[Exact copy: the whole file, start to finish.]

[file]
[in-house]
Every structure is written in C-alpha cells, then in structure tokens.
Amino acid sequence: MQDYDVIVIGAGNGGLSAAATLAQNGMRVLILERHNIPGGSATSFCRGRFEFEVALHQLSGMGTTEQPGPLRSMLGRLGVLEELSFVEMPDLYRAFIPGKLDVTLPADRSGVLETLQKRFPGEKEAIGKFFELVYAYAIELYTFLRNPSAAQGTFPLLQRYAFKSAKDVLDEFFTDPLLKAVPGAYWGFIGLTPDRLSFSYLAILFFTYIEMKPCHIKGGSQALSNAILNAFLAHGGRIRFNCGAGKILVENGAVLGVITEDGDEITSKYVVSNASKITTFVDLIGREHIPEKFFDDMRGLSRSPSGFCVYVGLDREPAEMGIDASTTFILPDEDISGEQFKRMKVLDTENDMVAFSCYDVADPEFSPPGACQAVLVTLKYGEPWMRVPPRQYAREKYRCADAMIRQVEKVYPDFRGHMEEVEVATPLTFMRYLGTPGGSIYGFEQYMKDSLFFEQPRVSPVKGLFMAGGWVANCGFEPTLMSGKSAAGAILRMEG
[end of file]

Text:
[in-house]
Every structure is written in C-alpha cells, then in structure tokens.
Amino acid sequence: MQDYDVIVIGAGNGGLSAAATLAQNGMRVLILERHNIPGGSATSFCRGRFEFEVALHQLSGMGTTEQPGPLRSMLGRLGVLEELSFVEMPDLYRAFIPGKLDVTLPADRSGVLETLQKRFPGEKEAIGKFFELVYAYAIELYTFLRNPSAAQGTFPLLQRYAFKSAKDVLDEFFTDPLLKAVPGAYWGFIGLTPDRLSFSYLAILFFTYIEMKPCHIKGGSQALSNAILNAFLAHGGRIRFNCGAGKILVENGAVLGVITEDGDEITSKYVVSNASKITTFVDLIGREHIPEKFFDDMRGLSRSPSGFCVYVGLDREPAEMGIDASTTFILPDEDISGEQFKRMKVLDTENDMVAFSCYDVADPEFSPPGACQAVLVTLKYGEPWMRVPPRQYAREKYRCADAMIRQVEKVYPDFRGHMEEVEVATPLTFMRYLGTPGGSIYGFEQYMKDSLFFEQPRVSPVKGLFMAGGWVANCGFEPTLMSGKSAAGAILRMEG